Michael Shear: Only Conservatives Commit Crazy, Controversial Campaign Clunkers

A long nytimes.com story by Michael Shear almost ignores Democratic campaign controversies but found at least 10 incidents worth mentioning on the Republican side.
A Tuesday morning blog nytimes.com post on "The Caucus" by Michael Shear that purported to document "A Wild and Crazy Sprint to Election Day," in fact found virtually all the gaffes and controversies on the Republican side.

Full-blown political mania has seized the country just two weeks before an election that seems certain to dramatically reshape both the agenda and the personalities in the nation's capital.

Across the country, candidates are almost frantically careering toward the finish line, sometimes humorously and often with unintended consequences that are landing them on cable TV or making them the latest hash tag in a firestorm of Twitter messages.

This year's crop of unexpected and highly unusual candidates has contributed to an intense and sometimes bizarre political season, culminating in day after day of head-scratching "did they really say that?" moments. And with more than 100 competitive House races and a dozen or more Senate contests in play, Campaign 2010 is testing the savvy of Tea Party newcomers and the endurance of the permanent campaign establishment in Washington.

....

In Kentucky, the two candidates for Senate clashed angrily over the Democrat Jack Conway's charge that the Republican Rand Paul was part of a secret antireligious organization as a college student. In a debate Sunday, Mr. Paul denounced the charge and marched off at the debate's end without shaking his opponent's hand.

That too-brief summary suggested Paul was the bad actor. But a full posting by Times reporter Bernie Becker made it clear the ad is seen as a step too far even by fellow Democrats, backfiring on Conway. Besides the over-dramatic rendering of what was a stupid college prank, there's the hypocrisy of a Democrat attacking a Republican for wanting to end all faith-based initiatives - a standard liberal belief. Becker wrote:

The Conway ad that helped spark the debate dustup focuses on reports that, during Mr. Paul's time at Baylor University, he and a friend tied up a woman and told her to worship a god they called "Aqua Buddha" and that he was part of a group in college that ridiculed Christianity....As for Mr. Conway, even some Democrats are questioning his approach. Senator Claire McCaskill of Missouri said on MSNBC on Monday morning that she thought the candidate's ad "came close to the line" and was "very dangerous." And Representative John Yarmuth of Kentucky told The Huffington Post that the spot looked like it was backfiring.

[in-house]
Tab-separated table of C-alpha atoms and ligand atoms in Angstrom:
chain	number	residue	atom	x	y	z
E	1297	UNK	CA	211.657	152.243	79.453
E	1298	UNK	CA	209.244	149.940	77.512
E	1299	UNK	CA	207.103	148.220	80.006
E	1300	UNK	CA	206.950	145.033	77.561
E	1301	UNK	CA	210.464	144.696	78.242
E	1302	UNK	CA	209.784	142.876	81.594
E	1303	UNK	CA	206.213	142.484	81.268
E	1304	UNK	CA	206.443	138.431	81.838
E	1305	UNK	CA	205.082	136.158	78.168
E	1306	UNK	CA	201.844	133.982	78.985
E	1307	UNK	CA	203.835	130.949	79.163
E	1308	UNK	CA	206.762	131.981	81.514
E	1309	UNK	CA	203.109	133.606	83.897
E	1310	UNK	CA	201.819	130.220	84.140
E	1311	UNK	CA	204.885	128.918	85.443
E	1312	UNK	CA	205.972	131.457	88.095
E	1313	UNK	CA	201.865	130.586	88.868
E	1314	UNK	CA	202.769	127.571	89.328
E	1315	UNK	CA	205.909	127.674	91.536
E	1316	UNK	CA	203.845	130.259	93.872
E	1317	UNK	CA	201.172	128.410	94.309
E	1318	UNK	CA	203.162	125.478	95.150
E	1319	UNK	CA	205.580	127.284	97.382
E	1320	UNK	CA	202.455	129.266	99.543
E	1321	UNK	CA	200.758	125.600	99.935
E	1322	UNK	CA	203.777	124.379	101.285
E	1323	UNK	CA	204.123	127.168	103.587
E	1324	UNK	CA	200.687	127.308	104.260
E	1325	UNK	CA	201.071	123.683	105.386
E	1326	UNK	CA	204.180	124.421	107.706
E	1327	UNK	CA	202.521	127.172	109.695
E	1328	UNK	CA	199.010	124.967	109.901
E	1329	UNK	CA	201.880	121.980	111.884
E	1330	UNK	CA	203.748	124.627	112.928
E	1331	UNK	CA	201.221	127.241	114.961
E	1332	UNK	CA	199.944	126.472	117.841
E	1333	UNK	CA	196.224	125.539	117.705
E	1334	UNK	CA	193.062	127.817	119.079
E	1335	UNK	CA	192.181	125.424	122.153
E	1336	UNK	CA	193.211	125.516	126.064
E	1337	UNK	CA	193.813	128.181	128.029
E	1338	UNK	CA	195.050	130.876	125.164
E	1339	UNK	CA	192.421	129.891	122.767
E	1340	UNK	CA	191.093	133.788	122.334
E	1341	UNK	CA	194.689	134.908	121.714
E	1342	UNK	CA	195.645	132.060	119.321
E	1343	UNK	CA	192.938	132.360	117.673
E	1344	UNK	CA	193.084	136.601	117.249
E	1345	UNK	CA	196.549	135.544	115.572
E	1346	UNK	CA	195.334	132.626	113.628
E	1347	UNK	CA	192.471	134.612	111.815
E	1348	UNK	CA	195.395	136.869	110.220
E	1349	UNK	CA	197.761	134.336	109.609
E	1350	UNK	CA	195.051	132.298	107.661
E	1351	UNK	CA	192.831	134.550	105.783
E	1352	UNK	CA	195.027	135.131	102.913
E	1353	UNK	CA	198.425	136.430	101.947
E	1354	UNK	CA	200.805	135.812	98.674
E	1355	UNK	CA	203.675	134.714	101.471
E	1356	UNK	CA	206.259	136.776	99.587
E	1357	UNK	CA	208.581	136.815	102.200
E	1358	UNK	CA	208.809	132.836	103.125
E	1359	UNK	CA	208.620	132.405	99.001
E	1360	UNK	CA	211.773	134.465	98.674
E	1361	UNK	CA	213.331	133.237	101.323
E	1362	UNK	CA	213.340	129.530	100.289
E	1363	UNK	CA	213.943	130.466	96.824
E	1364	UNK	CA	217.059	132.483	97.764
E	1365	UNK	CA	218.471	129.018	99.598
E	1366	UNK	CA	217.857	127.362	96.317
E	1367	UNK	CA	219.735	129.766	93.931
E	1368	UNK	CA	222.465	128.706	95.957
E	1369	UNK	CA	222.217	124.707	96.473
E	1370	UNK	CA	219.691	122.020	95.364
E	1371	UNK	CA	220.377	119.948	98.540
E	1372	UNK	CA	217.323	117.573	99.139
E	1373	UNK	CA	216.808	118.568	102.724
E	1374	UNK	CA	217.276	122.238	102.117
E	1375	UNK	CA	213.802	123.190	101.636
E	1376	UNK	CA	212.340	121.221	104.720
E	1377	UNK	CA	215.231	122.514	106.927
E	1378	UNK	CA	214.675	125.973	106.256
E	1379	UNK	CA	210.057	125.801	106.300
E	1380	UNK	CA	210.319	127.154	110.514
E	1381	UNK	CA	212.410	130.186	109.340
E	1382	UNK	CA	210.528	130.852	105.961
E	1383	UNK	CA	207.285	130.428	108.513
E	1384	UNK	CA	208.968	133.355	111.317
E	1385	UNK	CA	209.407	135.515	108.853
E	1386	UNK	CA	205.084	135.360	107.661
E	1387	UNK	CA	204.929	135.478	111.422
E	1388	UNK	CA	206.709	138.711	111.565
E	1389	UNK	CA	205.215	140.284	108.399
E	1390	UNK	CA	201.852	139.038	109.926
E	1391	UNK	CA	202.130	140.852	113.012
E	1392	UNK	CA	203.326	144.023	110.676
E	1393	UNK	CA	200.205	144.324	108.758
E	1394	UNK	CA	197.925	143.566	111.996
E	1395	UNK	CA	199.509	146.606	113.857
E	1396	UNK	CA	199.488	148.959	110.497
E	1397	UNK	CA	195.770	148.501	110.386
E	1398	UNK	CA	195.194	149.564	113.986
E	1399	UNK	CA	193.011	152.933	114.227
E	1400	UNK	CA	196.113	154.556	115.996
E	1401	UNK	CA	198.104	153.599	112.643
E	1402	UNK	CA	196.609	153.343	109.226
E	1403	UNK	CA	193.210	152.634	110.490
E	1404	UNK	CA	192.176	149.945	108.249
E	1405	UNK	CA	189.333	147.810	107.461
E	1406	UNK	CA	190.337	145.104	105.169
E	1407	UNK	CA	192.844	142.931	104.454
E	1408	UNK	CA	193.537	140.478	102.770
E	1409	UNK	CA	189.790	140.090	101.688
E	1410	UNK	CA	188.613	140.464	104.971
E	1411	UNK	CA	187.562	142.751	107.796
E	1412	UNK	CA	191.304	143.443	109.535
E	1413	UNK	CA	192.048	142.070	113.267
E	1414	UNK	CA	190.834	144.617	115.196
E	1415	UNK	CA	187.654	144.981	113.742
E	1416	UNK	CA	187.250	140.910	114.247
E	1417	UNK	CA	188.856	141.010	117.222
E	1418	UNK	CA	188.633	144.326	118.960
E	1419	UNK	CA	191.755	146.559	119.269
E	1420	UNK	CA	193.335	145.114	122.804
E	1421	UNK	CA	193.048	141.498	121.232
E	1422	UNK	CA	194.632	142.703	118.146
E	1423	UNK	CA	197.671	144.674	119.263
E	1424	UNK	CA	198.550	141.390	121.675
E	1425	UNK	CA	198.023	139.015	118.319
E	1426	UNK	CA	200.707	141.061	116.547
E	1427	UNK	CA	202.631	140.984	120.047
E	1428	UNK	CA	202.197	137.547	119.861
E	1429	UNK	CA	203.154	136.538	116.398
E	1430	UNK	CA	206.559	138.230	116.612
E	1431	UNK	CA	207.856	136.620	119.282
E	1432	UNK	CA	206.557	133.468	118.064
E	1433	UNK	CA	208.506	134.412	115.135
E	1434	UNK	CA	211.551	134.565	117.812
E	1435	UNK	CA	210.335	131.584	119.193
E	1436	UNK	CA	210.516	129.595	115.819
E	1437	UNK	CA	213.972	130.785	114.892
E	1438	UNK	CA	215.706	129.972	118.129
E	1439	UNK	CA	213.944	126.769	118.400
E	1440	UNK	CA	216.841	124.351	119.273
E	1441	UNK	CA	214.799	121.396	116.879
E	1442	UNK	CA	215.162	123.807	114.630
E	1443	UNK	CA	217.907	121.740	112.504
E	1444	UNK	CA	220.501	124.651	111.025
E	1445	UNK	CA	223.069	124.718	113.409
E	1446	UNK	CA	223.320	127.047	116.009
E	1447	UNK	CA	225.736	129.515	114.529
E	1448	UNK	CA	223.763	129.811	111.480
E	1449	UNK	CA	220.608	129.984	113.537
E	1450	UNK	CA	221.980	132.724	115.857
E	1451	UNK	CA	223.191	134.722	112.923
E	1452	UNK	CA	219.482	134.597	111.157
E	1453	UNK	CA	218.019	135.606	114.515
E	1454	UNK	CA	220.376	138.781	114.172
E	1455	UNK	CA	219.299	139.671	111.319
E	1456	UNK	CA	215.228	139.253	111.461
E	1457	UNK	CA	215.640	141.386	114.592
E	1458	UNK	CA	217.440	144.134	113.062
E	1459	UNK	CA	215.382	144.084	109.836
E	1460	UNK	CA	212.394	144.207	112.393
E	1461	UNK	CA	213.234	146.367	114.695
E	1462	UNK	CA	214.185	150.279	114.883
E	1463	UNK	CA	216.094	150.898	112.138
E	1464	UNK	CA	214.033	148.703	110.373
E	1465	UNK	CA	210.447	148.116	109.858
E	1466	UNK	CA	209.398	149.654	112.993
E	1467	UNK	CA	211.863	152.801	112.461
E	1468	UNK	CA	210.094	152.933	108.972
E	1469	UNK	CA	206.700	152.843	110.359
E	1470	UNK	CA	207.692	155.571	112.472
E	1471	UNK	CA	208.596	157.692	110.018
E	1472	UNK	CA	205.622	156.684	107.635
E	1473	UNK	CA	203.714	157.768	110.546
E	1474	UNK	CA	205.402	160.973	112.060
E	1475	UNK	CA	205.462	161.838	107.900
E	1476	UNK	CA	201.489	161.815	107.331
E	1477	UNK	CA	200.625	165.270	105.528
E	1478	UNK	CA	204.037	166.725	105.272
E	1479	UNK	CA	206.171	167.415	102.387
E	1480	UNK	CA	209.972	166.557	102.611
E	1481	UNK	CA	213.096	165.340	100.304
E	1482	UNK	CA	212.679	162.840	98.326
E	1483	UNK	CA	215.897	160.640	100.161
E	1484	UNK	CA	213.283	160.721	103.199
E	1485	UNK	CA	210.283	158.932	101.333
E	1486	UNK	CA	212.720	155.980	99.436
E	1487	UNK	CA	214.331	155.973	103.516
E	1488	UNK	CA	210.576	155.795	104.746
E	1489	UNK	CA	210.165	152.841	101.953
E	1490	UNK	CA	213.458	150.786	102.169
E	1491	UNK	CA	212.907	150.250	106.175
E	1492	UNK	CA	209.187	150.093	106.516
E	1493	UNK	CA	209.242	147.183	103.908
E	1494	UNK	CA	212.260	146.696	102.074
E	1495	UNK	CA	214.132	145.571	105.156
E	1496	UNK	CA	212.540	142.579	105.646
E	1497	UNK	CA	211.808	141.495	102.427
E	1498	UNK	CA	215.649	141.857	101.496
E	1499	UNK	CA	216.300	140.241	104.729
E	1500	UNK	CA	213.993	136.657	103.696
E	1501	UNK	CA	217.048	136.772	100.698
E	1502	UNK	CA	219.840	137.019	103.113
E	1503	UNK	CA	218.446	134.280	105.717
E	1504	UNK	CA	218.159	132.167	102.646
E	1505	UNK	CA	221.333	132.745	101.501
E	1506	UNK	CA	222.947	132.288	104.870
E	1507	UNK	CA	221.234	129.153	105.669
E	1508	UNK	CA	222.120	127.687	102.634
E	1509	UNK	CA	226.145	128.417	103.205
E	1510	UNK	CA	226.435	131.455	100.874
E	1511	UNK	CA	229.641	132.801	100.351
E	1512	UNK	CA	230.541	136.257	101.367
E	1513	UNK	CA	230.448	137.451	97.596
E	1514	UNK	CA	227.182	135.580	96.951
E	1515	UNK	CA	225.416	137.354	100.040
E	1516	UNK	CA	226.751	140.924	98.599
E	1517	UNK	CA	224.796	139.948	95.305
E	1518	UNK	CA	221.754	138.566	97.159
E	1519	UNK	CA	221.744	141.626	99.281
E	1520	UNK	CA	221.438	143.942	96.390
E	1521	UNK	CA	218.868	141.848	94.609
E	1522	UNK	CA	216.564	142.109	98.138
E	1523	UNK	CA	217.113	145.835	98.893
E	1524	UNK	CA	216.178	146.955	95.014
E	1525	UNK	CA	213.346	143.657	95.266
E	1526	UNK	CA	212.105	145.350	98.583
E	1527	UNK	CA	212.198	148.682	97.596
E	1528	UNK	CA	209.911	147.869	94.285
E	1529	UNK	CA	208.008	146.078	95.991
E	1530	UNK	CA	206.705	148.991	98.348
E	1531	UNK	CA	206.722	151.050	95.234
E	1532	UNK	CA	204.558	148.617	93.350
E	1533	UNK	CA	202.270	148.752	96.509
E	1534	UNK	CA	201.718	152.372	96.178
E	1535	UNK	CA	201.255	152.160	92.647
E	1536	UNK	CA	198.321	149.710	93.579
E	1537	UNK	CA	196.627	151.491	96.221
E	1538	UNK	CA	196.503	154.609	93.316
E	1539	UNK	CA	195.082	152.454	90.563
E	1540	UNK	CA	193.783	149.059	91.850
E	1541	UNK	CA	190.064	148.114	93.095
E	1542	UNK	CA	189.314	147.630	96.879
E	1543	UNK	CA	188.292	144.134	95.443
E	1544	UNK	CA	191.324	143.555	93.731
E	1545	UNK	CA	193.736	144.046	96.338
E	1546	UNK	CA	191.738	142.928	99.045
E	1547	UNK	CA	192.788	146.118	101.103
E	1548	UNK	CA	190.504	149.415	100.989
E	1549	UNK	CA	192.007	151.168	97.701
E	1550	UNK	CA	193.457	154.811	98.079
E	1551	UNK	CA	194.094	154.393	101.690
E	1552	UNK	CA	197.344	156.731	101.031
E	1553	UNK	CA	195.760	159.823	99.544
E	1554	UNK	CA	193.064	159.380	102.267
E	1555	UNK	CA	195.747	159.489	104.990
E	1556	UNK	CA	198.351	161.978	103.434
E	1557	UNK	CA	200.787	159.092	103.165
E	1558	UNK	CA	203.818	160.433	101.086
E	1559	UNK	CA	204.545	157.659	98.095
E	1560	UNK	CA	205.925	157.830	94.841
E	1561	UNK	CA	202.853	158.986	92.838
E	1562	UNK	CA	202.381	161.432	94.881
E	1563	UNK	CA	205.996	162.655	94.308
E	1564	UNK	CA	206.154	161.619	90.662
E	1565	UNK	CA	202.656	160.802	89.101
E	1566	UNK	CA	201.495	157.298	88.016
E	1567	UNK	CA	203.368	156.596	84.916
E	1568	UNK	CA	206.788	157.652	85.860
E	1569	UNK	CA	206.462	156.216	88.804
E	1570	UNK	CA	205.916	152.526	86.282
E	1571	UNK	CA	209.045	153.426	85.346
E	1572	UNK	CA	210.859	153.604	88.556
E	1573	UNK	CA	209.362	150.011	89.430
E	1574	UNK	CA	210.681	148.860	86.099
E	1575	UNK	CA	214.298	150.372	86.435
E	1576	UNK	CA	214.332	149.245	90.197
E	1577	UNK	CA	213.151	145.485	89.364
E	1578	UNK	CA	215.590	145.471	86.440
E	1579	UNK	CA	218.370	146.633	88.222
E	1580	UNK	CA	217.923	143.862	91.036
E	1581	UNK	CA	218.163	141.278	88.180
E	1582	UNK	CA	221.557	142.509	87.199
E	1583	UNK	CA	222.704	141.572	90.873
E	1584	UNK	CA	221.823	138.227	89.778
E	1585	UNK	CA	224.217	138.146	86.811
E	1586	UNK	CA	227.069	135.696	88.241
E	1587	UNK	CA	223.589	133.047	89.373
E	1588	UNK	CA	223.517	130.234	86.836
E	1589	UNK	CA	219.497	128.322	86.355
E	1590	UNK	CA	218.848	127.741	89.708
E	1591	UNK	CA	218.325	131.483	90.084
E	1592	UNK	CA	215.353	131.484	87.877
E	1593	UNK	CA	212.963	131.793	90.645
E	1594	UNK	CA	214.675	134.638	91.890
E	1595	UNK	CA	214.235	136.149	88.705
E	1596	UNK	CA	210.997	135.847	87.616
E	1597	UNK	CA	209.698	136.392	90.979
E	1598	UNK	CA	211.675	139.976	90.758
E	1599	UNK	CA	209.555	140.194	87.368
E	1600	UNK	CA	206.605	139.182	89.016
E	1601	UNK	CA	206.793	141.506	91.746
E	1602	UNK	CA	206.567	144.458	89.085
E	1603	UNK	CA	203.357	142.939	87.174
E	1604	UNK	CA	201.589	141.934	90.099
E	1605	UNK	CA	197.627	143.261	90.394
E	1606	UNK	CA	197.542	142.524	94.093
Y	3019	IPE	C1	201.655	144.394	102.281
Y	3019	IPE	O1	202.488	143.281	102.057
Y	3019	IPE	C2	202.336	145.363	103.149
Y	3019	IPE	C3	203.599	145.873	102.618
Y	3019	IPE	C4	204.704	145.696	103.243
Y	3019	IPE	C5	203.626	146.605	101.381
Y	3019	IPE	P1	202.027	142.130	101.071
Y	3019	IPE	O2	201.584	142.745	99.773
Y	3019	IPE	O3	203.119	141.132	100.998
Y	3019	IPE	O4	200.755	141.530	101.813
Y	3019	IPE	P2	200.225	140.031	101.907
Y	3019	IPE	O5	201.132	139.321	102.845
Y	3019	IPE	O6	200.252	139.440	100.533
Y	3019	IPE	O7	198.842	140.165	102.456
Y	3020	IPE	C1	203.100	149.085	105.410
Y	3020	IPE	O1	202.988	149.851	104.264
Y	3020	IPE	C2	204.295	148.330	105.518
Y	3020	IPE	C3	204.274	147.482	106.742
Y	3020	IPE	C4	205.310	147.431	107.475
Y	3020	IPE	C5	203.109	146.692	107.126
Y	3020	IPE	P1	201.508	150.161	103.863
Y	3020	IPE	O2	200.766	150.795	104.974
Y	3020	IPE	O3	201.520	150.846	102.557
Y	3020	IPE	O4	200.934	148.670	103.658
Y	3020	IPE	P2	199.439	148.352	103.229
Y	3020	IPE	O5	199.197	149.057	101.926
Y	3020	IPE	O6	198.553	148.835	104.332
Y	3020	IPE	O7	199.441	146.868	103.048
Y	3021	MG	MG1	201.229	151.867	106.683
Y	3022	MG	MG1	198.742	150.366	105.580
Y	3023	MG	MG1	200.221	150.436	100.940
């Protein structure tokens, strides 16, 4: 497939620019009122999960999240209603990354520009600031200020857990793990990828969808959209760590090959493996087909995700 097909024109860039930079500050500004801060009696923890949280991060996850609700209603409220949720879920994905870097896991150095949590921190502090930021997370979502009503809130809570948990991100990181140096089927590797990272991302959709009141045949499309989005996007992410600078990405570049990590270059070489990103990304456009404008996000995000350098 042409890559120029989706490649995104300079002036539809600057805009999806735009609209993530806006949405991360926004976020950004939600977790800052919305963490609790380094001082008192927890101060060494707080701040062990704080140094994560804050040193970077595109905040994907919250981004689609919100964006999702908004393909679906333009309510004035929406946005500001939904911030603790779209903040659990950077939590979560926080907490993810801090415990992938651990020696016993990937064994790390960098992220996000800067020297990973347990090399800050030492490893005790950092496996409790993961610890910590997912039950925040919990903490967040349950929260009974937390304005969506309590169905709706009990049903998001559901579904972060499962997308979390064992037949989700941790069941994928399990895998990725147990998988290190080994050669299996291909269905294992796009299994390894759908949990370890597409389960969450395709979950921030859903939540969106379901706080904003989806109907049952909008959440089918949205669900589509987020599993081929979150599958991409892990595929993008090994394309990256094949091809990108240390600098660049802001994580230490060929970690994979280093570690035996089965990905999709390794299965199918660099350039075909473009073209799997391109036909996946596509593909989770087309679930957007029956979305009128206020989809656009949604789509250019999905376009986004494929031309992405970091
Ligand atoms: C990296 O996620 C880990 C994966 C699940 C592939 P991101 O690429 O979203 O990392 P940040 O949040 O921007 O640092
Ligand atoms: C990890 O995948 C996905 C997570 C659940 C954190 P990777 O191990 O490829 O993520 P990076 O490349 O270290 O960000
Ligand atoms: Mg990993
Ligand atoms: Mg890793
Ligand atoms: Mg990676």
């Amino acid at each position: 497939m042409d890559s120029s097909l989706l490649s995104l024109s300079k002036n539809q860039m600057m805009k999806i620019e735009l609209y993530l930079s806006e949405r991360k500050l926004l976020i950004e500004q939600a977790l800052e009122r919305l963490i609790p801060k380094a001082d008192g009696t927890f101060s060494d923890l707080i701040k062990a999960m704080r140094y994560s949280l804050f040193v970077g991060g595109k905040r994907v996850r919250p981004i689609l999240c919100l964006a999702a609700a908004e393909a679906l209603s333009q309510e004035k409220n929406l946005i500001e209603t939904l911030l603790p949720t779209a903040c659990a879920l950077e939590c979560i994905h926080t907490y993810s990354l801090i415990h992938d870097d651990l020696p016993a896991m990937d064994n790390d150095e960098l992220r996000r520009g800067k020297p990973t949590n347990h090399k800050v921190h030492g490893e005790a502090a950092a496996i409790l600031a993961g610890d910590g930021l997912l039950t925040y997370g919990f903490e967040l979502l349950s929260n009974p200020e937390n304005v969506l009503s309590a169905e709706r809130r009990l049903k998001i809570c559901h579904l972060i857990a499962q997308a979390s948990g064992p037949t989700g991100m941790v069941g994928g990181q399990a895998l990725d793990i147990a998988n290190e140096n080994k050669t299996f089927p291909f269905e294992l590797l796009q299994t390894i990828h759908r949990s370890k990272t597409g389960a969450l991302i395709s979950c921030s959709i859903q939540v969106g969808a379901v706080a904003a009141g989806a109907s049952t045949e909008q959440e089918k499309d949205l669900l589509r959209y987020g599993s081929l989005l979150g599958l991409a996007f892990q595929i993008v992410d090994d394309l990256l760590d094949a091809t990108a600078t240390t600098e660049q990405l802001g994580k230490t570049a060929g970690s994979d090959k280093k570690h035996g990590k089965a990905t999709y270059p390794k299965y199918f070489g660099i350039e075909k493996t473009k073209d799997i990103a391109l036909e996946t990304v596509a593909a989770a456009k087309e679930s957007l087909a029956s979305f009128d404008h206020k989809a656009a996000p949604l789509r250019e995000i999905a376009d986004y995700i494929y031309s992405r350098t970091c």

Shear found still more awkward incidents involving GOP candidates:

At the other end of the continent, in Alaska, security guards for the Republican Senate candidate, Joe Miller, slapped handcuffs on a blogger, despite having no authority to arrest anyone. (Sound vaguely familiar? Remember Mitt Romney's former state trooper who allegedly impersonated a state trooper in 2008?)

Shear clearly has a long memory of Republican perfidy, "alleged" or not. Meanwhile, as colleague Lachlan Markay reminded me, the Times has yet to comment on a dust-up involving liberal New York State Rep. Maurice Hinchey, who told local reporter William Kemble to "Shut up!" an outburst captured on video, and may have physically confronted the reporter.

And in Nevada, the Republican Senate candidate, Sharron Angle - perhaps competing with herself for weirdest political moment of the campaign season - looked out at a room of Hispanic high school students and declared, "Some of you look a little more Asian to me."

One Twitter message that followed wondered: "Sharron Angle tells Hispanic students they look Asian. Can we just bet Sharron Angle on odd at a roulette wheel, and lose?"

Shear found one rather dull Democratic controversy involving a hand slap before summarizing five more controversies designed to reflect badly on the GOP, including two involving Nazis. Shear ended his report with two jabs at "conservative radio host Rush Limbaugh" and the "conservative blog" the Drudge Report:

If there was any brief thought that Campaign 2010 would wind up on a more graceful note, it was dashed Monday afternoon by the conservative radio host Rush Limbaugh, who opened his show with an observation about wire service photographs of President Obama speaking intensely at a nighttime rally.

"These pictures, they look demonic," Mr. Limbaugh said of Mr. Obama. "And I don't say this lightly. There are a couple pictures, and the eyes, I'm not saying anything here, but just look." He added later: "An American president has never had facial expressions like this."

The Drudge Report, a conservative blog, at one point Monday evening used four of the "demonic" photos of Mr. Obama.

NewsBusters documents far more vile things said on left-wing talk radio all the time, yet no one at the Times appears to notice.